“We want to see the competition and we want to see the emotions. But sometimes they boil over and something like [Ventura-Machado] happens. You don’t want to see players suspended, but it’s better than not having any emotions in the game at all.”

Girardi’s latter point was taken a step further in some circles after the Baltimore brawl, with managers such as the Orioles’ Buck Showalter and the Cubs’ Joe Maddon applauding Machado for taking justice into his own hands. Ventura has infuriated plenty of people throughout the majors with his antics, and Maddon told reporters in Philadelphia that Machado’s mound charge was “absolutely warranted.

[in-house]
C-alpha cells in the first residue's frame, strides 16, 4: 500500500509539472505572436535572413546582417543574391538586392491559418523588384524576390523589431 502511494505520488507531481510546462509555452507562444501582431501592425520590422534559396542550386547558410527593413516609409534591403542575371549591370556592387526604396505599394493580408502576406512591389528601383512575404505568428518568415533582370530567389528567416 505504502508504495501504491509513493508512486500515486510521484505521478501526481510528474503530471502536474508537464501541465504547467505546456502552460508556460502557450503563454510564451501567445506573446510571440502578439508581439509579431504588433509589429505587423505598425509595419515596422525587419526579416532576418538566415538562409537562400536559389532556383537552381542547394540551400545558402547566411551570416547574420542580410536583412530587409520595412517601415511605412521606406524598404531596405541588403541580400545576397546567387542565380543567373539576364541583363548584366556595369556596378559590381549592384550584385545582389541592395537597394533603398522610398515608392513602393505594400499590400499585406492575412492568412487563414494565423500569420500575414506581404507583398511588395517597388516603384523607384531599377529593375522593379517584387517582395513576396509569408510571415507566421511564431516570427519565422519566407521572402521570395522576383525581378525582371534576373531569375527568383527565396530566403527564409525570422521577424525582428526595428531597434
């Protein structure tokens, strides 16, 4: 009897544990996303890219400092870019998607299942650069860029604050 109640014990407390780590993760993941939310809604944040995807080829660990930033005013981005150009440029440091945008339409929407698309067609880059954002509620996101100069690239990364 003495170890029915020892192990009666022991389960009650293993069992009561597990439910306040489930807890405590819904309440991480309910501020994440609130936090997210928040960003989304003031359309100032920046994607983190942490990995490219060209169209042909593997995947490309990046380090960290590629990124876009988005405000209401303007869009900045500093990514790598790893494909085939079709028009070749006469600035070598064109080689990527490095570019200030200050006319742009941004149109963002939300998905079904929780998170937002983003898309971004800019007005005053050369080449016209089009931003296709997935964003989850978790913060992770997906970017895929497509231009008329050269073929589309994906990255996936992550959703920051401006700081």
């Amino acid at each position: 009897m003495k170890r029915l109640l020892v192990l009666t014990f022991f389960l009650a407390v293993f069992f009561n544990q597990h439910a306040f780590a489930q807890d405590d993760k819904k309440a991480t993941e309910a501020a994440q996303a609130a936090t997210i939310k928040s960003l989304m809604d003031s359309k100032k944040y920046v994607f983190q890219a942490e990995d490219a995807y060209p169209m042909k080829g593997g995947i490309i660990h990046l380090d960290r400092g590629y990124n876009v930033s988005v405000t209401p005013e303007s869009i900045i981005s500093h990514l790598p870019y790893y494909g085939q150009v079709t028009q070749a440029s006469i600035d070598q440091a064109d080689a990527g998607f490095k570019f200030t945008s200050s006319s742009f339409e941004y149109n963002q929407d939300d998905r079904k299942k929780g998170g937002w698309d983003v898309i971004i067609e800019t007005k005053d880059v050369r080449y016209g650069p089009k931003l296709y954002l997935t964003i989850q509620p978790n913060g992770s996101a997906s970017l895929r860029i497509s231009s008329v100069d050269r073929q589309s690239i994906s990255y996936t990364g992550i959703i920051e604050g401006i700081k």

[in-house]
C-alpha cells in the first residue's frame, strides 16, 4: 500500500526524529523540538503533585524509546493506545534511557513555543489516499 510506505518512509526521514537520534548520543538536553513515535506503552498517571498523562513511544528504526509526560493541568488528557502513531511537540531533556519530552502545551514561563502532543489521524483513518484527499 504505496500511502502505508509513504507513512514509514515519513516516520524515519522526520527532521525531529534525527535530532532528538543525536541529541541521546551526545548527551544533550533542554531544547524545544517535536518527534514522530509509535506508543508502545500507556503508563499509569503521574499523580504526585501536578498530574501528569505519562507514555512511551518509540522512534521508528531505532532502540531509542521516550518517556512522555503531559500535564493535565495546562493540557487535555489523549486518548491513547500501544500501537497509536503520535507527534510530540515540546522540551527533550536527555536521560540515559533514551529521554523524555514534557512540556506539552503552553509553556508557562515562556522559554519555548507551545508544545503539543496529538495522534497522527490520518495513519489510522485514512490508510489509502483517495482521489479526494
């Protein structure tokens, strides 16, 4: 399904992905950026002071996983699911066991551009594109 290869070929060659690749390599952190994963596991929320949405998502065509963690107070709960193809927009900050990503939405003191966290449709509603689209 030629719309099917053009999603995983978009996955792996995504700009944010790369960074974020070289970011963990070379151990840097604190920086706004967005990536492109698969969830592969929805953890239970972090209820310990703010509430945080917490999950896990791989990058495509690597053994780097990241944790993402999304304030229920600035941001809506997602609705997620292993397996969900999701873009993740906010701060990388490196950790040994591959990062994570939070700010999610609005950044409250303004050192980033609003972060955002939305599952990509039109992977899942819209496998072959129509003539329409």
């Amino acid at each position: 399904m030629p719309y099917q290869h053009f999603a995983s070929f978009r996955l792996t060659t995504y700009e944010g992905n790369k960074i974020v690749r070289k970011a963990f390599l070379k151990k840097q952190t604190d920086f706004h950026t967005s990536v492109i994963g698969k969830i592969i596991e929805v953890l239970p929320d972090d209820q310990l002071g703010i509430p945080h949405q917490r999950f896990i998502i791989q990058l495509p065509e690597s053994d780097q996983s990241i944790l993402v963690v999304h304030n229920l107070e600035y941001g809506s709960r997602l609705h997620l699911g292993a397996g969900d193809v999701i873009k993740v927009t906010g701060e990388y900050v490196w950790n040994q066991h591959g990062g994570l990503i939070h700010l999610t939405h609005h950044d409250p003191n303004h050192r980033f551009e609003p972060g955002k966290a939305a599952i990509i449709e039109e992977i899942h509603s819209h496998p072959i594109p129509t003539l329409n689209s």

“I used to tell my guys, ‘You got two options. Go to first [base] or go to the mound. Those are your two options. Don’t point fingers and wait for someone to hold you back. Either go to first or go to the mound. It’s very simple.”

The problem isn’t so much the punches as what initiates those haymakers, and most times it has to do with a pitcher firing rawhide-laced bullets at the guy in the batter’s box. Regardless of the motivation — blind rage or having a teammate’s back — this part of the game has outlived its usefulness. Hall of Famers Bob Gibson, Don Drysdale, Nolan Ryan, Pedro Martinez and Randy Johnson were romanticized for their intimidation tactics, and if that meant a few bruises to reclaim their part of the plate, so be it. But as Scioscia mentioned, there’s a distinction between pitching aggressively and denting batters out of spite. With Ventura and Syndergaard hurling projectiles at triple-digit speeds, that’s taking these staredowns to a very dangerous place.